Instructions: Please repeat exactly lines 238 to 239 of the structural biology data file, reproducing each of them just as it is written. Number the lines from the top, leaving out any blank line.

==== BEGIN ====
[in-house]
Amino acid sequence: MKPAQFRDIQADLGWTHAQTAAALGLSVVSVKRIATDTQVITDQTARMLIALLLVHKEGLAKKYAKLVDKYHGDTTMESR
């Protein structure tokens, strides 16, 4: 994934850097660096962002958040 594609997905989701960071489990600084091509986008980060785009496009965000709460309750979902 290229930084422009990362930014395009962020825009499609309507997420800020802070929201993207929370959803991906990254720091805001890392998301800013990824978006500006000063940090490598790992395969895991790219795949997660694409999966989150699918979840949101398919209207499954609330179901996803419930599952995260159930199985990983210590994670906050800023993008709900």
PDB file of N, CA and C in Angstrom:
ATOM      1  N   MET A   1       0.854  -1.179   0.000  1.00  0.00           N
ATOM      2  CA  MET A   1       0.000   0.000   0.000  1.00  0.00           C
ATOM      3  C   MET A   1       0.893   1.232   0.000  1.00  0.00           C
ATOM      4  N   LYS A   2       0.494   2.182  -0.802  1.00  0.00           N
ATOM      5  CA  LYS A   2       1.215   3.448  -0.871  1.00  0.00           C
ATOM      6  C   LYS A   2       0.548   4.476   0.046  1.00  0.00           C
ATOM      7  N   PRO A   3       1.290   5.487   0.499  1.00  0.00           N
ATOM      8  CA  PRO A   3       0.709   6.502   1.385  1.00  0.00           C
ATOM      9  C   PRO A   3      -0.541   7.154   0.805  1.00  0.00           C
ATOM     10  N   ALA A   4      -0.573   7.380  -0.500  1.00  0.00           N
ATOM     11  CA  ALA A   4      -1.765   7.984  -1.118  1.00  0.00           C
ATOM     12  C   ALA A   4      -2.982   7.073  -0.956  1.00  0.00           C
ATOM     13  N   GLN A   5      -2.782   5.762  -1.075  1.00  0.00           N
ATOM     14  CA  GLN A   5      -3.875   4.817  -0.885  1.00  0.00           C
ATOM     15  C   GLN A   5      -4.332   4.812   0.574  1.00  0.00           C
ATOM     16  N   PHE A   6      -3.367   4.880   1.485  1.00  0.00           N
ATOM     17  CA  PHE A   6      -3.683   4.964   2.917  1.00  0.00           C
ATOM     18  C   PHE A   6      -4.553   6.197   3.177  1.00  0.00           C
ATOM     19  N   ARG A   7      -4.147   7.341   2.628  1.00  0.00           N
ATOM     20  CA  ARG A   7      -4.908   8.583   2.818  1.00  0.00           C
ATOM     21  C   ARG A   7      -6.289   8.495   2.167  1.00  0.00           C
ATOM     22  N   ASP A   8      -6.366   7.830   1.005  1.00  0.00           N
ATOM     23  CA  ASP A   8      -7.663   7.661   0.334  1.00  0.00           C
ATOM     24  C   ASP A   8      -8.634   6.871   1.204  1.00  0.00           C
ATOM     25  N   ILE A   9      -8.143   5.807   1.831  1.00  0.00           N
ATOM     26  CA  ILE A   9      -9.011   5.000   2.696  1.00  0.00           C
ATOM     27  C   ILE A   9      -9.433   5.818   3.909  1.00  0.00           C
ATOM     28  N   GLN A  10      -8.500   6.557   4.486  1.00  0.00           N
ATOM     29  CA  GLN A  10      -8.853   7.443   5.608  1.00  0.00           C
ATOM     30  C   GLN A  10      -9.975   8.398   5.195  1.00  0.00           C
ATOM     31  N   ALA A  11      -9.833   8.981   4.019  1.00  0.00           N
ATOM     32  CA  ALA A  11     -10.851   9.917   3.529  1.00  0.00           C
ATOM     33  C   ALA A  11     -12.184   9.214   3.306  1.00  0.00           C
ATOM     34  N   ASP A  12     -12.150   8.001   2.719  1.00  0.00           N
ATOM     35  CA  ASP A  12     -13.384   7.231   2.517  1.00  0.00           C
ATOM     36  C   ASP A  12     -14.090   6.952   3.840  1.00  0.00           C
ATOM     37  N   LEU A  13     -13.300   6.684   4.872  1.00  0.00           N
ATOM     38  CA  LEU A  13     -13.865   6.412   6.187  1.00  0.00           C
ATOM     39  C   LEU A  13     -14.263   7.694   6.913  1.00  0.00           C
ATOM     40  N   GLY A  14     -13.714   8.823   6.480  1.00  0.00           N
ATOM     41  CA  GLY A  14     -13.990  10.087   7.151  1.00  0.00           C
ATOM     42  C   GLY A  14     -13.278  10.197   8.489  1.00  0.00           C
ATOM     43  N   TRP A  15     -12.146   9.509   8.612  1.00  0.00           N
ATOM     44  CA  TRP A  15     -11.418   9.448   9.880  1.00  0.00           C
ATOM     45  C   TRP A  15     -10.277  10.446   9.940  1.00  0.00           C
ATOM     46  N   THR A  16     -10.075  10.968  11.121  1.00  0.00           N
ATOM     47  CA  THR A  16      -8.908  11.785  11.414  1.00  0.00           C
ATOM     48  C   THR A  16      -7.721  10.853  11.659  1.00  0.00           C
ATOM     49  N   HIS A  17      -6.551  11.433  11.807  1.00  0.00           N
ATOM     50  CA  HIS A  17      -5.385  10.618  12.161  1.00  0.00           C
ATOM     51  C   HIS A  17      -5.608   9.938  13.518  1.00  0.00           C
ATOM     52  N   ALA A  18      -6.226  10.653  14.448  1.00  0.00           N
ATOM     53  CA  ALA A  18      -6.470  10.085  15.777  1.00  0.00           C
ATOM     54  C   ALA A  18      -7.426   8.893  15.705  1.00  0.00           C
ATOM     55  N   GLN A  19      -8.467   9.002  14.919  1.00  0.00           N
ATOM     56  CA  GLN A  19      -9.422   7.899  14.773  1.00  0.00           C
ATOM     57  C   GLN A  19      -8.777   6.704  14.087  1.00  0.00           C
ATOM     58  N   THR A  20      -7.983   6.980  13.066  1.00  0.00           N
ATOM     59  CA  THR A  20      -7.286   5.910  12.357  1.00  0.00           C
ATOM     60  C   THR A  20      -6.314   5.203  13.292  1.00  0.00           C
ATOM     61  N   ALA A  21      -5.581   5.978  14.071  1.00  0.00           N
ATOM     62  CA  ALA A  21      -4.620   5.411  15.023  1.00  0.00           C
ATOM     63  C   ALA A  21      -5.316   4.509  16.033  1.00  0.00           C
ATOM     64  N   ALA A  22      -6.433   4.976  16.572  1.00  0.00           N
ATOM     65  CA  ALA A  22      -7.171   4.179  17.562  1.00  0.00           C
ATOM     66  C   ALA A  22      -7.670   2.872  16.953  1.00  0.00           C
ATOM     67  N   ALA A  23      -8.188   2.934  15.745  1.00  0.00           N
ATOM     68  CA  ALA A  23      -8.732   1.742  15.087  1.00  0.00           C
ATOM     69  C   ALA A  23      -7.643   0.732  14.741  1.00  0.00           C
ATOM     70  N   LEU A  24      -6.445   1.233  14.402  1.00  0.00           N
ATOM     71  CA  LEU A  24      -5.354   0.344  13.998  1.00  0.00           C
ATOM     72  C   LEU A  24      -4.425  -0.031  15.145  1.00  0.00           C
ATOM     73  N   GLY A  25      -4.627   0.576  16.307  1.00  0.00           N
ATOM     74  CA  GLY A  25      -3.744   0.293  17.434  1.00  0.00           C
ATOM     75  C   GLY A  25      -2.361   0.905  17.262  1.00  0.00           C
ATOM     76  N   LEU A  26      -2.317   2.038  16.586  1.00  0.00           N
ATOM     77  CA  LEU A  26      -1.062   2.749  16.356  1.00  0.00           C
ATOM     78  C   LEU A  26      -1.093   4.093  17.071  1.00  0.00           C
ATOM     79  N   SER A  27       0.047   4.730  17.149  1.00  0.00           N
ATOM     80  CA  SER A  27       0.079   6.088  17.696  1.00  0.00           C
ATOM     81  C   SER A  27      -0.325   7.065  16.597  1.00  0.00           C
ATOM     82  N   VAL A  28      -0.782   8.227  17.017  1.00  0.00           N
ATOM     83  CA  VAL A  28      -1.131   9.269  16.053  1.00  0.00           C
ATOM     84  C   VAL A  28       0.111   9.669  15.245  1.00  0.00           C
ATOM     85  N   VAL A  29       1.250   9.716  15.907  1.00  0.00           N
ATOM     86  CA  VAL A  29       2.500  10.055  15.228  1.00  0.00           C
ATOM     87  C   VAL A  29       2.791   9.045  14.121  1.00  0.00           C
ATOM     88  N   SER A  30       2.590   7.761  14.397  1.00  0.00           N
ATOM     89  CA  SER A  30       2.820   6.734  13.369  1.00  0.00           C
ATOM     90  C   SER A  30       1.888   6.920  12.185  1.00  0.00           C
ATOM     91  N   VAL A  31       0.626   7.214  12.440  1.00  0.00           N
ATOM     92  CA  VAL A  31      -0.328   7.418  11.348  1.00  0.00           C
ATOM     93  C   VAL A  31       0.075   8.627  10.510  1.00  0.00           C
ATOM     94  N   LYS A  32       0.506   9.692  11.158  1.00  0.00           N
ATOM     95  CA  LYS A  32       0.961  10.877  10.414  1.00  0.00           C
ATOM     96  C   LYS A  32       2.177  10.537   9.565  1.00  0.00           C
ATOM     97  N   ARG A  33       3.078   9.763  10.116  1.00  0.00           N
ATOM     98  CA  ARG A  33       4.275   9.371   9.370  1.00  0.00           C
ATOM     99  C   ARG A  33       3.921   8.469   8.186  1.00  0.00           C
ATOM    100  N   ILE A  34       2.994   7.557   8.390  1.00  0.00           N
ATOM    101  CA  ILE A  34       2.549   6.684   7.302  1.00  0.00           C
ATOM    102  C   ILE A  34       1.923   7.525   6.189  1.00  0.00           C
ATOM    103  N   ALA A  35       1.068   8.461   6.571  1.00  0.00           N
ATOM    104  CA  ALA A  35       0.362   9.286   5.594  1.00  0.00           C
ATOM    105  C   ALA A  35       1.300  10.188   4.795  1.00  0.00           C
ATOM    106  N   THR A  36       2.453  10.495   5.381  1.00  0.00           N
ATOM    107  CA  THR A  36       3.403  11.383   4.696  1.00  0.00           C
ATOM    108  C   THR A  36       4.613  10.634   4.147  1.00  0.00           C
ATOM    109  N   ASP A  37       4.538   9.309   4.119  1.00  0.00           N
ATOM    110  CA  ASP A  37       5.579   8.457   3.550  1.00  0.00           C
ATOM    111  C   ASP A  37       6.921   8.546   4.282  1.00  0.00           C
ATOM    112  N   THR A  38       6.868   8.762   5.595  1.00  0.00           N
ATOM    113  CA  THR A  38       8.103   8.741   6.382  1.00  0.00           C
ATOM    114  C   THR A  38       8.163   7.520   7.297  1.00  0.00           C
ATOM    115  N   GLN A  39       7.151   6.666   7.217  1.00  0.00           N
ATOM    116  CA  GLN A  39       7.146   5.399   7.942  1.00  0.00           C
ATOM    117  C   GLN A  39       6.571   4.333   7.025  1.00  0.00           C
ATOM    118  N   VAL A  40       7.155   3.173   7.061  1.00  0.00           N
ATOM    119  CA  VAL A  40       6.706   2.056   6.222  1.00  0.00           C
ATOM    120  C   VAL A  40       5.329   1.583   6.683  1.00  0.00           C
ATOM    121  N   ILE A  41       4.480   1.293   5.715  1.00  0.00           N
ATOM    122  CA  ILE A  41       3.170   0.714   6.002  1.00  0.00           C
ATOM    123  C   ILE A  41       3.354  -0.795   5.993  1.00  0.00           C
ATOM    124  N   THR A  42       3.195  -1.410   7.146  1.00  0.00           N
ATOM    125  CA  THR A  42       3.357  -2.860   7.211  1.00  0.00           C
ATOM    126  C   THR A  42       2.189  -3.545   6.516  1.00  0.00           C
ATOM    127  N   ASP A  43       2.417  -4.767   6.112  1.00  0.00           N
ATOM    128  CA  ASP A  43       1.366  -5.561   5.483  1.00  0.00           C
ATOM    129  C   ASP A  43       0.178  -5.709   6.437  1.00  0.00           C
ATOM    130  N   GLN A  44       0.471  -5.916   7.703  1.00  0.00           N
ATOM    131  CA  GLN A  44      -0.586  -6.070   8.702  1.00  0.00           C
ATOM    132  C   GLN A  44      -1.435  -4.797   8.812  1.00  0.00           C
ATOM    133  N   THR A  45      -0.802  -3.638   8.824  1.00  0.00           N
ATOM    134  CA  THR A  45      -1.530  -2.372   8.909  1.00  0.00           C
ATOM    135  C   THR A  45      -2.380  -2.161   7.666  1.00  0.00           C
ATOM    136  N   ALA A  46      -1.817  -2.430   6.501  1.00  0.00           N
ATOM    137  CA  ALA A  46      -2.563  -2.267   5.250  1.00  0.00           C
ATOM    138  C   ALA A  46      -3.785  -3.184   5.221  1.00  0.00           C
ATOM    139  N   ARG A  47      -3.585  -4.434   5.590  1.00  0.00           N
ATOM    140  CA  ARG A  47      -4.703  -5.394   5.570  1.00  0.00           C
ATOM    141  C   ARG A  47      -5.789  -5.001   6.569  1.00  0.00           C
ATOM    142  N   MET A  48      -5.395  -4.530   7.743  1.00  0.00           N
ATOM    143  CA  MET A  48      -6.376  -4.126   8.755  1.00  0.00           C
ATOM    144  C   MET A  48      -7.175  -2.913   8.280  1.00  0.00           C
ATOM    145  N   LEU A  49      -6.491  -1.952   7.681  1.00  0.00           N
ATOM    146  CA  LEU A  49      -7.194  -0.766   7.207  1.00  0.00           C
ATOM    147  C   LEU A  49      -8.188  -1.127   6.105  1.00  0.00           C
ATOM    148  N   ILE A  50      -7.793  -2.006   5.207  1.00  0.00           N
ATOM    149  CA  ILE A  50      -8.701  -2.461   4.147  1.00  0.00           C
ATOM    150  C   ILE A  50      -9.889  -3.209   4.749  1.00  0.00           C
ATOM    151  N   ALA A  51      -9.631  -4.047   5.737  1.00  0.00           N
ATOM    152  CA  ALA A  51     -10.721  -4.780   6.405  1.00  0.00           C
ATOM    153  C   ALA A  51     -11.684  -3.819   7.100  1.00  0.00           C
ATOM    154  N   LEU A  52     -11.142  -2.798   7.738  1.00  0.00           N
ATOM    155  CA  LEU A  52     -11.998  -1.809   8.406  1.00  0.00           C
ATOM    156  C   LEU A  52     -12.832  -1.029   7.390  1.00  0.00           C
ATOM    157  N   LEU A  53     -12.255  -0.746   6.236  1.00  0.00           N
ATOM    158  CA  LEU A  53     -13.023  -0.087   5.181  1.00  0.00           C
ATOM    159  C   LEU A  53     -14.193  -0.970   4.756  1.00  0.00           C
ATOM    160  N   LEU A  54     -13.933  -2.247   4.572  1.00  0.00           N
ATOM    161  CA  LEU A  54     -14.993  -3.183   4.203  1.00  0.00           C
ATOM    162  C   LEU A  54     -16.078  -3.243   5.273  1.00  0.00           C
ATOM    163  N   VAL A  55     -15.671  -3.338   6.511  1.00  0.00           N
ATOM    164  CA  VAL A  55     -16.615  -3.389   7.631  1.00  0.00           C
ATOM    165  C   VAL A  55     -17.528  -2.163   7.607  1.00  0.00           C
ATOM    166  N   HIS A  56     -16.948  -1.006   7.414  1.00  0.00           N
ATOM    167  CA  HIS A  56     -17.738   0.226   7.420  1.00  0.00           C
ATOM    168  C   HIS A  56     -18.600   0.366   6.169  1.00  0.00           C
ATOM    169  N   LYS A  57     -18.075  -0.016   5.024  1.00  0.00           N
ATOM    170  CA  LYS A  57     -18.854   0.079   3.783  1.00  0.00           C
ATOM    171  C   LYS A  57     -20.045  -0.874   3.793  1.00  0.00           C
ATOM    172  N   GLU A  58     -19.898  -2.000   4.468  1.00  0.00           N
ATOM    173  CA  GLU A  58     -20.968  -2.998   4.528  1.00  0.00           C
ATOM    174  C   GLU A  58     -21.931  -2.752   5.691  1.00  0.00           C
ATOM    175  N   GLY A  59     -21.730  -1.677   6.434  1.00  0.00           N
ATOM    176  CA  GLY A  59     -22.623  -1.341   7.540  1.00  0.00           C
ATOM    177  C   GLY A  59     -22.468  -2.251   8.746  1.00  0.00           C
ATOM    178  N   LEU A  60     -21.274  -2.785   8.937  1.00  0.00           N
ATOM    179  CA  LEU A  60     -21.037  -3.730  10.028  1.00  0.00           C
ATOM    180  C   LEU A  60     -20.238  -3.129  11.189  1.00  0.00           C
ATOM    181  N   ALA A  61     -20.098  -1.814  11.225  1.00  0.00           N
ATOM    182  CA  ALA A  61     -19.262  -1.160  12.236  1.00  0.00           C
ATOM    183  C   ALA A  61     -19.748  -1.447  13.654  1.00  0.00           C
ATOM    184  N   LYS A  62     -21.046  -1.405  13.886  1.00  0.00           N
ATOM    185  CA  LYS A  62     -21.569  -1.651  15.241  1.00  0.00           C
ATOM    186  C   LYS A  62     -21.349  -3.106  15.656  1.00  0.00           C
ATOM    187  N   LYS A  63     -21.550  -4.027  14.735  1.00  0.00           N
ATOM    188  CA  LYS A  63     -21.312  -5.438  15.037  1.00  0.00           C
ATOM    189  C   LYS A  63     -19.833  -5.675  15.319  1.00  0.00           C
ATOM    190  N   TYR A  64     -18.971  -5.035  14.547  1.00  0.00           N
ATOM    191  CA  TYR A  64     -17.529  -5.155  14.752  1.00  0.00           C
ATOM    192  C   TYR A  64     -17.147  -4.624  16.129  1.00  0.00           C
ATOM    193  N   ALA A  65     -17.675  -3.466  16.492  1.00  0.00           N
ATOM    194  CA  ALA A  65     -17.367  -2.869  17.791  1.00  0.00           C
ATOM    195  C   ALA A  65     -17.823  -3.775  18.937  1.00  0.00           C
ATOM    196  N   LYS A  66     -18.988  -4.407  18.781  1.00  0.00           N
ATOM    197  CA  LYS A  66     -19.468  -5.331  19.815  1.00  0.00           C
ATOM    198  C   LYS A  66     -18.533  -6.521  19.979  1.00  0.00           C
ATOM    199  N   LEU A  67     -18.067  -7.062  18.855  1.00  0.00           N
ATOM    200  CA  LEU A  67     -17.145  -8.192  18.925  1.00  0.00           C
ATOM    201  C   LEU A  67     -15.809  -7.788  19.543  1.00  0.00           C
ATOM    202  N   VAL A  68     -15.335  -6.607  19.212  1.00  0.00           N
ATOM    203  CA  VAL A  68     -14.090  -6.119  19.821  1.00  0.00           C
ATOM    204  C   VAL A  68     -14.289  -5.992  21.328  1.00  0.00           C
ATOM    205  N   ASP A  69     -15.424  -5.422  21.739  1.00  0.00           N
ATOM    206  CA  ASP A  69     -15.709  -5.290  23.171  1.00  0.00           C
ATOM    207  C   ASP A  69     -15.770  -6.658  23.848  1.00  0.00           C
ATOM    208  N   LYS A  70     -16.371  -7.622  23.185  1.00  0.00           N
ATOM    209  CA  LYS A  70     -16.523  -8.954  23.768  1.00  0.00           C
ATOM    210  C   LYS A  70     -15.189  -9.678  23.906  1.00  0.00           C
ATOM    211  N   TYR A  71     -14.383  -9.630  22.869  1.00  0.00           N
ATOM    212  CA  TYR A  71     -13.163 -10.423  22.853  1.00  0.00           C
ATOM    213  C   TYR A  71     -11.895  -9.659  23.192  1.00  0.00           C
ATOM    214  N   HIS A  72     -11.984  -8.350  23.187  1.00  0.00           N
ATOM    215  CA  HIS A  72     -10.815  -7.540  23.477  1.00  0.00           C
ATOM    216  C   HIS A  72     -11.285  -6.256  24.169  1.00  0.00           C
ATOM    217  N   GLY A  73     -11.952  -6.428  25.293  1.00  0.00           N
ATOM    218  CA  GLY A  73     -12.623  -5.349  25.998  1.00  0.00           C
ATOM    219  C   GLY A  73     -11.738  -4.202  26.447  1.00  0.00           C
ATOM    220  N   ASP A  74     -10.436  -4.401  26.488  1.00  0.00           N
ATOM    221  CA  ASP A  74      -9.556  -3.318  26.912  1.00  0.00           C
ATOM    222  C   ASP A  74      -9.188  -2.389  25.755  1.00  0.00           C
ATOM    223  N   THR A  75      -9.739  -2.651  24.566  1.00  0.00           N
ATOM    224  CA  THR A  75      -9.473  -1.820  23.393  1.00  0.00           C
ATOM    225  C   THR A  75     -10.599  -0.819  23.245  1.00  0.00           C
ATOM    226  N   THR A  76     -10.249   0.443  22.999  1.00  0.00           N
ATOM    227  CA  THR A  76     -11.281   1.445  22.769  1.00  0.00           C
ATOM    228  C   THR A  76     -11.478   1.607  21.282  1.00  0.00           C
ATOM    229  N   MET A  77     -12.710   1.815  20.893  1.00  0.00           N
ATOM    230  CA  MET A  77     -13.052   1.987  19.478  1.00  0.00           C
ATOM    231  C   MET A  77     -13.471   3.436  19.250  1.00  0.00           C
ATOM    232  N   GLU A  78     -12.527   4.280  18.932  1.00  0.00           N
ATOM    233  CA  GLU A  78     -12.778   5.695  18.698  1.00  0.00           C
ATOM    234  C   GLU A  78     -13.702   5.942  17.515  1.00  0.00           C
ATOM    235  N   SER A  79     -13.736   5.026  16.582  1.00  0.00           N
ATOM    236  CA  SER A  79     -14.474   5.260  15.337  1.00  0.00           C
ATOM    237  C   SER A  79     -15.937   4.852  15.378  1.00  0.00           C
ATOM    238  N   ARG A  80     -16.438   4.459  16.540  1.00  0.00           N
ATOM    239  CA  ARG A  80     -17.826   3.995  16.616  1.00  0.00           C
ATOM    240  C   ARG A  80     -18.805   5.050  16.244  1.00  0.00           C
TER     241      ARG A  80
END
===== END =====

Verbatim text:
ATOM    234  C   GLU A  78     -13.702   5.942  17.515  1.00  0.00           C
ATOM    235  N   SER A  79     -13.736   5.026  16.582  1.00  0.00           N